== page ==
School Celebrates Homecoming With Dads & Dudes

October 1, 2004 – Posted at 3:16 p.m. CDT

WYNNE -- Football season is in full swing in Region 8 and many students are getting ready for Homecoming. One school in Cross County is celebrating a little differently this year. There were a few taller heads in the halls of the Wynne Jr. High Friday. In fact, there were more than 200 dads and dudes on hand to help celebrate Homecoming.

Event Organizers Allyson Goodin said, "We told the students any male role that you would like to bring with you, we're happy to have. They're coming to have hotdogs and chips."

The school invited the men as a way to expose children to male role models.

"We're in an area with a lot of single mom parenting. So this is a way for the students to pull in another male," said Goodin.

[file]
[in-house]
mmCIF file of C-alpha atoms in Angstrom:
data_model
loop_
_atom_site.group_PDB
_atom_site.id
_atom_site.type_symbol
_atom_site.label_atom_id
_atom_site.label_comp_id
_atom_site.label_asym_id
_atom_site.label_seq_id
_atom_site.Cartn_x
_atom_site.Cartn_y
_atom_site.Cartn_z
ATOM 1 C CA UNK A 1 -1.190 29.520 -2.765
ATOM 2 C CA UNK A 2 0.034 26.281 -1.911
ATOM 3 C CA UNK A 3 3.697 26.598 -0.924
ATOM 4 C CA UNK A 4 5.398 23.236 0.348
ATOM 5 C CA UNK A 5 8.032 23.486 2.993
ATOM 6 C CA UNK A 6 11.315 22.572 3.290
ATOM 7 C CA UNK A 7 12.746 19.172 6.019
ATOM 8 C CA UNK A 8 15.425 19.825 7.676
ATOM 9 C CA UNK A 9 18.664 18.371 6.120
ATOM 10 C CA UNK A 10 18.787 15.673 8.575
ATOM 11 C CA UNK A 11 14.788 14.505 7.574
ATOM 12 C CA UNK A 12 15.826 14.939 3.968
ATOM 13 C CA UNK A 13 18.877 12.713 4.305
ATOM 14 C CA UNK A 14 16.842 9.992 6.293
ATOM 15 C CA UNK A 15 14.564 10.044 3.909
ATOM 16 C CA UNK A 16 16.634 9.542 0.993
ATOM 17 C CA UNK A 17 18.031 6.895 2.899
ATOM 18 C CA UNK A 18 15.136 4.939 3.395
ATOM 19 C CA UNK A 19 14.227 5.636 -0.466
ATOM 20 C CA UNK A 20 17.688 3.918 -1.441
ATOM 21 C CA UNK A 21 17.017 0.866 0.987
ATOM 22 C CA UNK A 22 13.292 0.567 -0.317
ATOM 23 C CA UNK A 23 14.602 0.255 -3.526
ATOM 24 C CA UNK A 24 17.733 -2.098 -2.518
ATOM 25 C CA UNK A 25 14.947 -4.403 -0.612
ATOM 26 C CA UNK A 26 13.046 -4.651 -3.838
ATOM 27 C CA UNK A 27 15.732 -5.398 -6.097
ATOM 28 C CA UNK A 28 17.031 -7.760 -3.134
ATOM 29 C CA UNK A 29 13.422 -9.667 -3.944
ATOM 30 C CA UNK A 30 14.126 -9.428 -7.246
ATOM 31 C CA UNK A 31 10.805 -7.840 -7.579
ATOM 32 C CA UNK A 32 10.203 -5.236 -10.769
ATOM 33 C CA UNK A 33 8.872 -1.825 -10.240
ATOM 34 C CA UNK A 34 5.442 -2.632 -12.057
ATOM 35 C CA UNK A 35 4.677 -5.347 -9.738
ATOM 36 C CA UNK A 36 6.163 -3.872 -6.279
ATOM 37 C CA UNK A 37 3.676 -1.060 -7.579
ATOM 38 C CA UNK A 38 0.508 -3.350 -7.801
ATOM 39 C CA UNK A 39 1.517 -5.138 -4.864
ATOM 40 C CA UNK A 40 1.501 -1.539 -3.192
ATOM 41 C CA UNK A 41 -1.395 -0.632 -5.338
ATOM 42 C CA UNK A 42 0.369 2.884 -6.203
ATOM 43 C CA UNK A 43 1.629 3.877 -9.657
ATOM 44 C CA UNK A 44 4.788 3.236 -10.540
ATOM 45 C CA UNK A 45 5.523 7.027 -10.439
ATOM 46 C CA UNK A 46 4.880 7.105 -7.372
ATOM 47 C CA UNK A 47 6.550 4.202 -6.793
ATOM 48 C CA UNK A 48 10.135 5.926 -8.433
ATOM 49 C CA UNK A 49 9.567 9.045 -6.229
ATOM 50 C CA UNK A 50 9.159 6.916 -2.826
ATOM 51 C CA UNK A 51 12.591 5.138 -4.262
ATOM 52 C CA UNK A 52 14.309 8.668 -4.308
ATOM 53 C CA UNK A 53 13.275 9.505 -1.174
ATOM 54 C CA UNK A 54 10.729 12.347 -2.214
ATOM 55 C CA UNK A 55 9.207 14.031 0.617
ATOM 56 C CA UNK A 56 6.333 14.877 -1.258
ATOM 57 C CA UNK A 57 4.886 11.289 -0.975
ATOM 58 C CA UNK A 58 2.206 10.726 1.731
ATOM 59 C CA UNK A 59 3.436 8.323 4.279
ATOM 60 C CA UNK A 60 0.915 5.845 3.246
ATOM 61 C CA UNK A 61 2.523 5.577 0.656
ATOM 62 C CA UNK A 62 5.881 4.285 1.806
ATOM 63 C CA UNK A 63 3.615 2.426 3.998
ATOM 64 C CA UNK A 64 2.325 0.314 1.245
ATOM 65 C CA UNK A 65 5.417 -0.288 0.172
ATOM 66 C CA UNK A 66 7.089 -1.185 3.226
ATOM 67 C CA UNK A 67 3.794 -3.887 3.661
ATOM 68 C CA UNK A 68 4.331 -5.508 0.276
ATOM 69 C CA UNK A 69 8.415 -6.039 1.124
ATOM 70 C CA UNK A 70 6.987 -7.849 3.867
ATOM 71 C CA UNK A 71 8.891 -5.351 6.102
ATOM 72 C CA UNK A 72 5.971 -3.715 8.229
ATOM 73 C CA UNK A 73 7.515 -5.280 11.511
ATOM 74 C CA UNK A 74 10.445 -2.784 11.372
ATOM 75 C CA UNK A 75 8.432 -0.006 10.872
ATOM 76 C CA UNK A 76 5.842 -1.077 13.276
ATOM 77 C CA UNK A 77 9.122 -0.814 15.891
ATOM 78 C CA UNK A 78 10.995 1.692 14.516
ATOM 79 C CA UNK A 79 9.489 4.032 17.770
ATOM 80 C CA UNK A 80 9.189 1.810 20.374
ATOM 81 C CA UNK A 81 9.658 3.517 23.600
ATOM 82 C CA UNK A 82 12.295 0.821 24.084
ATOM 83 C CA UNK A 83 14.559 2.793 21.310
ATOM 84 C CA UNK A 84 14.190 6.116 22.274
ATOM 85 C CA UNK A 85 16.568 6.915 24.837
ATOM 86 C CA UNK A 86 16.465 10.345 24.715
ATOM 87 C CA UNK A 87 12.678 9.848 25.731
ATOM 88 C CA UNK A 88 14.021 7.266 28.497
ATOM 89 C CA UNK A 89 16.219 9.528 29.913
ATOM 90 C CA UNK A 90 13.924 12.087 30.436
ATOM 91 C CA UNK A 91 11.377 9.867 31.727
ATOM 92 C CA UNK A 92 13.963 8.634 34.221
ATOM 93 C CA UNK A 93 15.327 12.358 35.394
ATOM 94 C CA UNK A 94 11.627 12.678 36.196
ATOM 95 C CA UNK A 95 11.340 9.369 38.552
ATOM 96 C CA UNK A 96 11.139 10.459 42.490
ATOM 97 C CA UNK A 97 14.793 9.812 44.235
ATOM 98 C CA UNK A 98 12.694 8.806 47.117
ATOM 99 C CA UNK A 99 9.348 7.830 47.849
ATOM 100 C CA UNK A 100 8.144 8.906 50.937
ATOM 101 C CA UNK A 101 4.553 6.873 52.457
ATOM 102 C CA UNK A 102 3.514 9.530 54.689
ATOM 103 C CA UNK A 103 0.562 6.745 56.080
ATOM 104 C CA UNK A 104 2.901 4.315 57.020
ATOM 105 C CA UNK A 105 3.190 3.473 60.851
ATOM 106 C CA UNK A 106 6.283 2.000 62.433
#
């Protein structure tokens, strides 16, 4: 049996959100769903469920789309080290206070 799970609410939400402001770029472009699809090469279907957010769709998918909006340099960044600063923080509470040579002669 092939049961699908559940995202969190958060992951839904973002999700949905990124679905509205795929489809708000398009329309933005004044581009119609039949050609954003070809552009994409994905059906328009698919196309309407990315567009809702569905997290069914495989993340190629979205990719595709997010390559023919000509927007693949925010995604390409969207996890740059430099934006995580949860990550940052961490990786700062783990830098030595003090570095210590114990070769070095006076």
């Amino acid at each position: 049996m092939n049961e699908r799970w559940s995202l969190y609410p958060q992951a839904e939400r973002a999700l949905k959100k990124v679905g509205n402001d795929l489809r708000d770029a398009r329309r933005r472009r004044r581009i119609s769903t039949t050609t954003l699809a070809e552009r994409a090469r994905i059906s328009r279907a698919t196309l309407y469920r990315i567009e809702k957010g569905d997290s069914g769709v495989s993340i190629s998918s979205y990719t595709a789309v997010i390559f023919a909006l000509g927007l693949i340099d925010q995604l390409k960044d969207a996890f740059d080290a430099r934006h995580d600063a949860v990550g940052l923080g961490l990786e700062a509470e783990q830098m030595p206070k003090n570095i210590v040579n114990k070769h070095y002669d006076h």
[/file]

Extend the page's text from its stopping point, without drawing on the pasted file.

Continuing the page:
Teacher and dad Zane Sturm said, "Any kind of male role model is good for any kid. One of the things in our society that seems to be a weak point sometimes is for us to involve dads."

"It get the parents, and the father's involved in the school. Usually, you think more of the mothers coming to the school and things like that, and it's good to get the fathers involved in it," said dad David Jackson.

Statistics show having a male role model in a child's life can have a positive impact, and that's part of the reason the school in Wynne decided to start this program.

"Studies have shown that students who have parents who are involved in school do much better on all testing, so we're all about trying to help our students do the best that we can. Also, studies have shown that when the male parent is involved, students stay out of crime and they don't get in trouble as much at school and in the community," said Goodin.

The kids agree, its kind of fun having dad at school.

"I think it's important that he should see our school and the way that it is, so he can get to know everybody," said seventh grader Aaron Williams.

The school hasn't forgotten about the moms. They plan to hold a 'Bahama Mama' Luau this spring for the mothers at the school.